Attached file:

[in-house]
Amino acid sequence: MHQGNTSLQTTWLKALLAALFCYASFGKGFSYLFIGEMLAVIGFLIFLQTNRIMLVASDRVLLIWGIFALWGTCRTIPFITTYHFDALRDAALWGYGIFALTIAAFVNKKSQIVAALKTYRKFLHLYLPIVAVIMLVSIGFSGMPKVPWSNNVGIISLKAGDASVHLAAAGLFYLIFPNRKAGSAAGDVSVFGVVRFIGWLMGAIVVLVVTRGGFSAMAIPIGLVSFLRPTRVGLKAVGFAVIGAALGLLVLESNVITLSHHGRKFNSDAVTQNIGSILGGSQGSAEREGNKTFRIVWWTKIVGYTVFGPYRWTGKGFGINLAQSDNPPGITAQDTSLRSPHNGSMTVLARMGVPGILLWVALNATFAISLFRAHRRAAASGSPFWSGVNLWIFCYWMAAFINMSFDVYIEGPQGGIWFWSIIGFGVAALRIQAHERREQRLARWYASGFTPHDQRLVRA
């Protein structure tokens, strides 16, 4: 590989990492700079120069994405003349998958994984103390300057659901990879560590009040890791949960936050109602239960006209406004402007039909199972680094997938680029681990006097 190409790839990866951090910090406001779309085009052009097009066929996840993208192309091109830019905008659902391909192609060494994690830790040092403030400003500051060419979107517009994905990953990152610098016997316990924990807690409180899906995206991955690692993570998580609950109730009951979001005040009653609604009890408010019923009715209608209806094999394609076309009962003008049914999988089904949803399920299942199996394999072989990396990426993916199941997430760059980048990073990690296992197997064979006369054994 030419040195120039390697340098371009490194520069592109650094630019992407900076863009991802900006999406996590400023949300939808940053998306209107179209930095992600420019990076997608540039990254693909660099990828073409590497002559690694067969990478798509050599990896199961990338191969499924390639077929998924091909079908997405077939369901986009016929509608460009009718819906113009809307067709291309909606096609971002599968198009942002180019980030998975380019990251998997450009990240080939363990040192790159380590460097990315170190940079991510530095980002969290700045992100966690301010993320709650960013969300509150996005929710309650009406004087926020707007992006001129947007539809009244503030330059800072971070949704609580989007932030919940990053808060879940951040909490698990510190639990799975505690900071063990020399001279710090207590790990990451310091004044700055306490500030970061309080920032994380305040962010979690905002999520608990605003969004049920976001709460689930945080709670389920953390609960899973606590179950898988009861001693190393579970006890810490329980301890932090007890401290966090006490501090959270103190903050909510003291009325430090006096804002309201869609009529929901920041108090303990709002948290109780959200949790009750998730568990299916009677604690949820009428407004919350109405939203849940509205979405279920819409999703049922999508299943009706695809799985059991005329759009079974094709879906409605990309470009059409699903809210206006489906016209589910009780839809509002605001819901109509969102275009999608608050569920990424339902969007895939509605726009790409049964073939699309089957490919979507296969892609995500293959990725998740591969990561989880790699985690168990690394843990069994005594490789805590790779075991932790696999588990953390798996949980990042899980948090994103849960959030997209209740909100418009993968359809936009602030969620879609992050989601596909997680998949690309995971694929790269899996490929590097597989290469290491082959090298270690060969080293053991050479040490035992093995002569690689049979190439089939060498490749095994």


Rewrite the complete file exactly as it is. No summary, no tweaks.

[in-house]
Amino acid sequence: MHQGNTSLQTTWLKALLAALFCYASFGKGFSYLFIGEMLAVIGFLIFLQTNRIMLVASDRVLLIWGIFALWGTCRTIPFITTYHFDALRDAALWGYGIFALTIAAFVNKKSQIVAALKTYRKFLHLYLPIVAVIMLVSIGFSGMPKVPWSNNVGIISLKAGDASVHLAAAGLFYLIFPNRKAGSAAGDVSVFGVVRFIGWLMGAIVVLVVTRGGFSAMAIPIGLVSFLRPTRVGLKAVGFAVIGAALGLLVLESNVITLSHHGRKFNSDAVTQNIGSILGGSQGSAEREGNKTFRIVWWTKIVGYTVFGPYRWTGKGFGINLAQSDNPPGITAQDTSLRSPHNGSMTVLARMGVPGILLWVALNATFAISLFRAHRRAAASGSPFWSGVNLWIFCYWMAAFINMSFDVYIEGPQGGIWFWSIIGFGVAALRIQAHERREQRLARWYASGFTPHDQRLVRA
């Protein structure tokens, strides 16, 4: 590989990492700079120069994405003349998958994984103390300057659901990879560590009040890791949960936050109602239960006209406004402007039909199972680094997938680029681990006097 190409790839990866951090910090406001779309085009052009097009066929996840993208192309091109830019905008659902391909192609060494994690830790040092403030400003500051060419979107517009994905990953990152610098016997316990924990807690409180899906995206991955690692993570998580609950109730009951979001005040009653609604009890408010019923009715209608209806094999394609076309009962003008049914999988089904949803399920299942199996394999072989990396990426993916199941997430760059980048990073990690296992197997064979006369054994 030419040195120039390697340098371009490194520069592109650094630019992407900076863009991802900006999406996590400023949300939808940053998306209107179209930095992600420019990076997608540039990254693909660099990828073409590497002559690694067969990478798509050599990896199961990338191969499924390639077929998924091909079908997405077939369901986009016929509608460009009718819906113009809307067709291309909606096609971002599968198009942002180019980030998975380019990251998997450009990240080939363990040192790159380590460097990315170190940079991510530095980002969290700045992100966690301010993320709650960013969300509150996005929710309650009406004087926020707007992006001129947007539809009244503030330059800072971070949704609580989007932030919940990053808060879940951040909490698990510190639990799975505690900071063990020399001279710090207590790990990451310091004044700055306490500030970061309080920032994380305040962010979690905002999520608990605003969004049920976001709460689930945080709670389920953390609960899973606590179950898988009861001693190393579970006890810490329980301890932090007890401290966090006490501090959270103190903050909510003291009325430090006096804002309201869609009529929901920041108090303990709002948290109780959200949790009750998730568990299916009677604690949820009428407004919350109405939203849940509205979405279920819409999703049922999508299943009706695809799985059991005329759009079974094709879906409605990309470009059409699903809210206006489906016209589910009780839809509002605001819901109509969102275009999608608050569920990424339902969007895939509605726009790409049964073939699309089957490919979507296969892609995500293959990725998740591969990561989880790699985690168990690394843990069994005594490789805590790779075991932790696999588990953390798996949980990042899980948090994103849960959030997209209740909100418009993968359809936009602030969620879609992050989601596909997680998949690309995971694929790269899996490929590097597989290469290491082959090298270690060969080293053991050479040490035992093995002569690689049979190439089939060498490749095994």